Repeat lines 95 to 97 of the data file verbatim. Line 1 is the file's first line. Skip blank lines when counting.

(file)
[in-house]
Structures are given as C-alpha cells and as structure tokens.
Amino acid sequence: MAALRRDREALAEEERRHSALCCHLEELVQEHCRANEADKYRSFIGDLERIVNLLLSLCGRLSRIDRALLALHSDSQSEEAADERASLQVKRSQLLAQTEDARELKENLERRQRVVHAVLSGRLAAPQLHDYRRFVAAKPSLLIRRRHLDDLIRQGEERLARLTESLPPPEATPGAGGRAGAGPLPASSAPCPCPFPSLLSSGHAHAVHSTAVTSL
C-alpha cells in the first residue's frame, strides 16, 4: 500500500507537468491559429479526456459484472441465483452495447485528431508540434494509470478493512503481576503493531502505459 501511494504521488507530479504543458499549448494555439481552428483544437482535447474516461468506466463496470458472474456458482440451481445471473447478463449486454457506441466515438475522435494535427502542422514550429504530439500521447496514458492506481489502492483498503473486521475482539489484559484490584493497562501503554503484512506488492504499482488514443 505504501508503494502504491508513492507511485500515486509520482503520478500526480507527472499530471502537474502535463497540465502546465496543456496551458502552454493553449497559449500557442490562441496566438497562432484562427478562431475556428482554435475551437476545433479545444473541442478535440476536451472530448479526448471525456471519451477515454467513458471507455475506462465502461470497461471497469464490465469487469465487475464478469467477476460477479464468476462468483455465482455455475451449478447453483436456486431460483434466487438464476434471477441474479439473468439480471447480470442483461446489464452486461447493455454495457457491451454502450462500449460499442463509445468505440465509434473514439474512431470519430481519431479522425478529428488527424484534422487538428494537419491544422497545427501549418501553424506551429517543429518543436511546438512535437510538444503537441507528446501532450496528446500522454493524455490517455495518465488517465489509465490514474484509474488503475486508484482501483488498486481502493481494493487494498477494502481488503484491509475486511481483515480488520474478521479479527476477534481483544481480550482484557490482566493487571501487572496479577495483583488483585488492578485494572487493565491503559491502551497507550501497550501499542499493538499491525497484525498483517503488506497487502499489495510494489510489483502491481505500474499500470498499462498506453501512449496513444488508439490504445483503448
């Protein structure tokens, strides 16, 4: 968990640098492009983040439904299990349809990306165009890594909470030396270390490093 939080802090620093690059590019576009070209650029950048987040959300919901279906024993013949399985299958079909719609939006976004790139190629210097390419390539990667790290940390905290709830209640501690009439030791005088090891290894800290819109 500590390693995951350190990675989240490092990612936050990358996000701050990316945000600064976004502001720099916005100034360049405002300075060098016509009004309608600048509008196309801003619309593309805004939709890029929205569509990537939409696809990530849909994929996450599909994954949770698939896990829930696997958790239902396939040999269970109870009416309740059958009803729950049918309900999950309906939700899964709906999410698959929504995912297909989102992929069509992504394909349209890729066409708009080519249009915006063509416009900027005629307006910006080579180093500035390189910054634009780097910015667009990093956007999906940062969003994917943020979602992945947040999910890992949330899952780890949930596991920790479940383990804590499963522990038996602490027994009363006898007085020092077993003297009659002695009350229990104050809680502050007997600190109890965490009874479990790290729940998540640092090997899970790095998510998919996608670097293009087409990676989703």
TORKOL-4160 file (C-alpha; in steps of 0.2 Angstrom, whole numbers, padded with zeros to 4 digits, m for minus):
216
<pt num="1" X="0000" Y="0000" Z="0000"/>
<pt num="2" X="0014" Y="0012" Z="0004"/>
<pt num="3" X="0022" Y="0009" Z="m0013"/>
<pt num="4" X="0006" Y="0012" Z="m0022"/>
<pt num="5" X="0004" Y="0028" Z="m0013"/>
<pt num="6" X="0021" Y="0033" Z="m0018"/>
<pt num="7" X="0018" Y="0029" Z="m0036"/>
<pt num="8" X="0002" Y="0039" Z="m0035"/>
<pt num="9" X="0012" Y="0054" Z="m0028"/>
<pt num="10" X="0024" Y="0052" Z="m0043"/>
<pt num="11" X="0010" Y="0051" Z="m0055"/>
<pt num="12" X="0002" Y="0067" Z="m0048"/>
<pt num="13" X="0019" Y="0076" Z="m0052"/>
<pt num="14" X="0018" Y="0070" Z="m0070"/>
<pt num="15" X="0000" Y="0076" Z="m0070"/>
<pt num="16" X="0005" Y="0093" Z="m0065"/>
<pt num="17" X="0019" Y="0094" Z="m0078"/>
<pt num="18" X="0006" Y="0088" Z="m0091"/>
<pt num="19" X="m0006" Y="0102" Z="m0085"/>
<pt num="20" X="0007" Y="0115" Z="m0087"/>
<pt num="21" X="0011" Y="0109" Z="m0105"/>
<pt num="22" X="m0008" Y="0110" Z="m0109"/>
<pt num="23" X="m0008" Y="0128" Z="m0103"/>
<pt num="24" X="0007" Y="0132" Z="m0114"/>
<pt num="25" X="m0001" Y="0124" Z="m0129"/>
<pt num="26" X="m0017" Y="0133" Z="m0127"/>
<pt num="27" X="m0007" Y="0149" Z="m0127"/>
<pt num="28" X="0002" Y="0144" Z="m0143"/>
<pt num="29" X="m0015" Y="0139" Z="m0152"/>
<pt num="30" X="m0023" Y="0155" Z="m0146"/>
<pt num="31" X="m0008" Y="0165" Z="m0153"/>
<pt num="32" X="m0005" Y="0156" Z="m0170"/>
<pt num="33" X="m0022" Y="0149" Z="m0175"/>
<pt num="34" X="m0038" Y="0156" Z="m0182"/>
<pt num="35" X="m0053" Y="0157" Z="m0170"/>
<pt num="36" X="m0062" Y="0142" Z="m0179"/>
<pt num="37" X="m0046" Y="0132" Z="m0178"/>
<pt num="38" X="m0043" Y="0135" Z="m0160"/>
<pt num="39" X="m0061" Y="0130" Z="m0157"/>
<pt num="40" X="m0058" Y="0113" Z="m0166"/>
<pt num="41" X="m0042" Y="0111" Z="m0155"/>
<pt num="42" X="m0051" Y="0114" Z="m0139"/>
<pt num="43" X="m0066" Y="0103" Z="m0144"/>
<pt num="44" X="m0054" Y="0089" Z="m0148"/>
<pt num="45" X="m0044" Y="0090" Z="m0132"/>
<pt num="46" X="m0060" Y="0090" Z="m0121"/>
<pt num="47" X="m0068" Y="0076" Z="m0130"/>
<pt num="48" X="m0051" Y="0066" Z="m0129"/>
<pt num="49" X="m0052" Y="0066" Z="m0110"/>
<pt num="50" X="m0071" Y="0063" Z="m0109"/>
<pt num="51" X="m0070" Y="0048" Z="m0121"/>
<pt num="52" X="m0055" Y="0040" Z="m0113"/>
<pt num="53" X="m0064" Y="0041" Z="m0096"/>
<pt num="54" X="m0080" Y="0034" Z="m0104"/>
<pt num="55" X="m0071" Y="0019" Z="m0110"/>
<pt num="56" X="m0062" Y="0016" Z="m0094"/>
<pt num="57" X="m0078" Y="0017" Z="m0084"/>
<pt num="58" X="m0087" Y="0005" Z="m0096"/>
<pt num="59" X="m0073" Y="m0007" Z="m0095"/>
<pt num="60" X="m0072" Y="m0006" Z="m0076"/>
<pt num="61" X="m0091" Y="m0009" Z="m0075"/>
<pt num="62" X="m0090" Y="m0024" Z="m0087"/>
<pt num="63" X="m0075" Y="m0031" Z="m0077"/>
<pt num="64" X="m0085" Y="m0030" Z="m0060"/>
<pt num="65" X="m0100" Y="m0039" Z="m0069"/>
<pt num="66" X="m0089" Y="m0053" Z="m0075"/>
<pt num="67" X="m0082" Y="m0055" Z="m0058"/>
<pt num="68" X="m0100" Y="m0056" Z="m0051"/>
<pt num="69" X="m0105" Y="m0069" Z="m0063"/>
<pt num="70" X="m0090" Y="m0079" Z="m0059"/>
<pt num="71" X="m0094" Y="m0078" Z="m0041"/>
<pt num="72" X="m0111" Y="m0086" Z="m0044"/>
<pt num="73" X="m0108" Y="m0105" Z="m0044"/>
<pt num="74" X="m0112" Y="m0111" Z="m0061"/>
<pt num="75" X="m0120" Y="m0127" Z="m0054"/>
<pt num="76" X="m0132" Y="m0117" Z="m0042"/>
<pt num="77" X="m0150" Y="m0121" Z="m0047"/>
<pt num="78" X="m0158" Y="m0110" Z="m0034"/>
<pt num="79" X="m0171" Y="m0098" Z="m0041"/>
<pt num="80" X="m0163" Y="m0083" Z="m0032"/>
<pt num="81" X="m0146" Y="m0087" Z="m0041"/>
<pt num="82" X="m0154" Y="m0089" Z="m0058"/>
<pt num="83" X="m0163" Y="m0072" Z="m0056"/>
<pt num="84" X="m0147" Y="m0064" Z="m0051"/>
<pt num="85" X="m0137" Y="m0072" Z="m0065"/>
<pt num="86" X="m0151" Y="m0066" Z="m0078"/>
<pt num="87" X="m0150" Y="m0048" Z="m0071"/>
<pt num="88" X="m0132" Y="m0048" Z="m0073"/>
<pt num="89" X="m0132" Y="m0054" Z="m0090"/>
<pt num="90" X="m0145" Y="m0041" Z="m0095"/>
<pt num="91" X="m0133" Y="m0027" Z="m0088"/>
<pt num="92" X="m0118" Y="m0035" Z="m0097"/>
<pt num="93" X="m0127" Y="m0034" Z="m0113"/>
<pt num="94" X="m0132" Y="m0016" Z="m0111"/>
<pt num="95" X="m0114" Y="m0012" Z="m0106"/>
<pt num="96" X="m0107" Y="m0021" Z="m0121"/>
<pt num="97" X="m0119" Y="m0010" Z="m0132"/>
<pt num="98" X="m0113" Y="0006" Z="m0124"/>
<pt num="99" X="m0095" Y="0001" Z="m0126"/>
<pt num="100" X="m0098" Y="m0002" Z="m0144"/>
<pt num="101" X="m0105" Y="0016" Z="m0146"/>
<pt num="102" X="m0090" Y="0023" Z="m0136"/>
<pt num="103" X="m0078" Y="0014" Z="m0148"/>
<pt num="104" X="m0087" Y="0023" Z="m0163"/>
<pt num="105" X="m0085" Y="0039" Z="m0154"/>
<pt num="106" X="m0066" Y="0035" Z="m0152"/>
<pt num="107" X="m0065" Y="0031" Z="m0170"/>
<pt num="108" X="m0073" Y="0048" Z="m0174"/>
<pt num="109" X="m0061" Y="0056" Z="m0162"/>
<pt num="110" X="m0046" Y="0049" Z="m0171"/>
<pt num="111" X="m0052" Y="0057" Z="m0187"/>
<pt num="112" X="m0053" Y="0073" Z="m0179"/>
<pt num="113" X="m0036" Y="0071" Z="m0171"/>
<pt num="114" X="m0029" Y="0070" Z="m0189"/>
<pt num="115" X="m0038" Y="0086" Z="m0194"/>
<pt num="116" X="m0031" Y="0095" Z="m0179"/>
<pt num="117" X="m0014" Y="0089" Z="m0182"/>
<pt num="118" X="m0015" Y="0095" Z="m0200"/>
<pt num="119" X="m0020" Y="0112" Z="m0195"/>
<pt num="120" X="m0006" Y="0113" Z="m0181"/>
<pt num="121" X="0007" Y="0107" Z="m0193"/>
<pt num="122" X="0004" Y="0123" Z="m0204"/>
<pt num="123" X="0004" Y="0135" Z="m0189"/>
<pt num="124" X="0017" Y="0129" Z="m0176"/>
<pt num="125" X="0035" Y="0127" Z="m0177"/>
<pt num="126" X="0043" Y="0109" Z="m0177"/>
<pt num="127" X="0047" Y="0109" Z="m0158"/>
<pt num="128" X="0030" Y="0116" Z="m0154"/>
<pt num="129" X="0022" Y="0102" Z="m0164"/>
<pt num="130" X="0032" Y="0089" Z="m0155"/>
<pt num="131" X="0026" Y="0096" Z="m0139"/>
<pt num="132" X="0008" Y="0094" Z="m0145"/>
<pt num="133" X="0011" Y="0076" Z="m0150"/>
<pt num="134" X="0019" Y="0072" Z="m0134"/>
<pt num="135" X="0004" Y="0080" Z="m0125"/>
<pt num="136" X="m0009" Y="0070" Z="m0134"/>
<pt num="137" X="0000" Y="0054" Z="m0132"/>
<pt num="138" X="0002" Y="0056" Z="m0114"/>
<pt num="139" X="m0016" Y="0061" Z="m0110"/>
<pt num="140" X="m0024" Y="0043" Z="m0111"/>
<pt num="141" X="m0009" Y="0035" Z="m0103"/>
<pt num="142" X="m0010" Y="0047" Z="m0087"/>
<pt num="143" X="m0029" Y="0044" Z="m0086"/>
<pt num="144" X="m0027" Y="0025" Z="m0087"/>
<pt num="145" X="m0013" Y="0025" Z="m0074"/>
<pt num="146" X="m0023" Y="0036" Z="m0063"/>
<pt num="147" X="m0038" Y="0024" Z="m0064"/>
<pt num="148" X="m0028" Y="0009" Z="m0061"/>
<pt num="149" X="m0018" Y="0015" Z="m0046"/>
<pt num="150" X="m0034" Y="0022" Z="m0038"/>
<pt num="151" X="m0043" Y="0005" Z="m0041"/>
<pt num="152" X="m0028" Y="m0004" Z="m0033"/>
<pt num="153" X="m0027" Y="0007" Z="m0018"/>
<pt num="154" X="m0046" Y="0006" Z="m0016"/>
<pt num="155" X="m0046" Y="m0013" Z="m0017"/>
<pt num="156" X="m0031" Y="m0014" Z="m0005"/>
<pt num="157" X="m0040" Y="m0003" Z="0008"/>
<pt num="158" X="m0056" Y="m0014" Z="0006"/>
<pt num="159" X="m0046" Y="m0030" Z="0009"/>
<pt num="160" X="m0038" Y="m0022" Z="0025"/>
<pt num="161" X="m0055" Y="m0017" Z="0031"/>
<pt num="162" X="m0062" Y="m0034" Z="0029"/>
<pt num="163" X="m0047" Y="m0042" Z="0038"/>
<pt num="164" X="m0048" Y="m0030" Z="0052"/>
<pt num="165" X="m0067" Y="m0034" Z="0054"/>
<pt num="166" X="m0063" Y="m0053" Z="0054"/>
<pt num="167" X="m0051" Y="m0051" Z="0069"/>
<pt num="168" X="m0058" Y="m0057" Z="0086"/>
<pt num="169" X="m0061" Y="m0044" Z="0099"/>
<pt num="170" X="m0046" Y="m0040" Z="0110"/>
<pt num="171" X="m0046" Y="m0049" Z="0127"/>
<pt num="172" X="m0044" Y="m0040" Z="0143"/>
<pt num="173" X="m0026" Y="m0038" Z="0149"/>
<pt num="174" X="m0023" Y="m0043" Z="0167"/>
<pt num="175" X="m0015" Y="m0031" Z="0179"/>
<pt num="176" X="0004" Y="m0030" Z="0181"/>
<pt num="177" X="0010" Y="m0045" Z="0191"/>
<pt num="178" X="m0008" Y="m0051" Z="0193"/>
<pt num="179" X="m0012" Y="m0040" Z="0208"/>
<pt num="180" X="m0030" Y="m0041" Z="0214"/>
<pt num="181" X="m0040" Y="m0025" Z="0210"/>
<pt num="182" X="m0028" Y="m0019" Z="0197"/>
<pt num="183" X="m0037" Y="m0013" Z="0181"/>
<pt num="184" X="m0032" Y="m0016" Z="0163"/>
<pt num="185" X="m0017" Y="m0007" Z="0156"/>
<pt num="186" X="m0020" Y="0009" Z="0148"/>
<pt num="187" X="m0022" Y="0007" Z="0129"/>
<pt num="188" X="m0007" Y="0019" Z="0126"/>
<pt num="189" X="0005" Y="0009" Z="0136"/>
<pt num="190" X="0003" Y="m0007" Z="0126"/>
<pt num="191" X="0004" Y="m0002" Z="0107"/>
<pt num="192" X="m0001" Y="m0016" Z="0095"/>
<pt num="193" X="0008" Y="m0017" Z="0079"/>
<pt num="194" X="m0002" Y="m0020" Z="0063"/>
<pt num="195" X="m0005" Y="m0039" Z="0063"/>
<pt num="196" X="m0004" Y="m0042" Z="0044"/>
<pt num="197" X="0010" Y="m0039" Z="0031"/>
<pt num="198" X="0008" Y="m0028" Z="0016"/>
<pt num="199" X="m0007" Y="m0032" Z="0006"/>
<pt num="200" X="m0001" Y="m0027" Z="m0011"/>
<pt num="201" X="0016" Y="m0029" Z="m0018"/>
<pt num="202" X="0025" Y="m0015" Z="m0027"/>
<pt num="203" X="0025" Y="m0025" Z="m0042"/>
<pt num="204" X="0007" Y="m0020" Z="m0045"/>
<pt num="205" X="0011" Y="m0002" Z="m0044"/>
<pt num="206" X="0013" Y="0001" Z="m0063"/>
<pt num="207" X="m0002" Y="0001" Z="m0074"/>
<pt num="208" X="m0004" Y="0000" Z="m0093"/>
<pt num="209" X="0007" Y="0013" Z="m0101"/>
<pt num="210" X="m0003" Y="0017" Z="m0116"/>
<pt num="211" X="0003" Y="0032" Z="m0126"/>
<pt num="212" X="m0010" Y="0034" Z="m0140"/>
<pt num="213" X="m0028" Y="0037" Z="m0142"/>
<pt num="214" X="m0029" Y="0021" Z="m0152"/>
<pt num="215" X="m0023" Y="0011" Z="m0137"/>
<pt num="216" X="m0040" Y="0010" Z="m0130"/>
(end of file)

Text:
<pt num="88" X="m0132" Y="m0048" Z="m0073"/>
<pt num="89" X="m0132" Y="m0054" Z="m0090"/>
<pt num="90" X="m0145" Y="m0041" Z="m0095"/>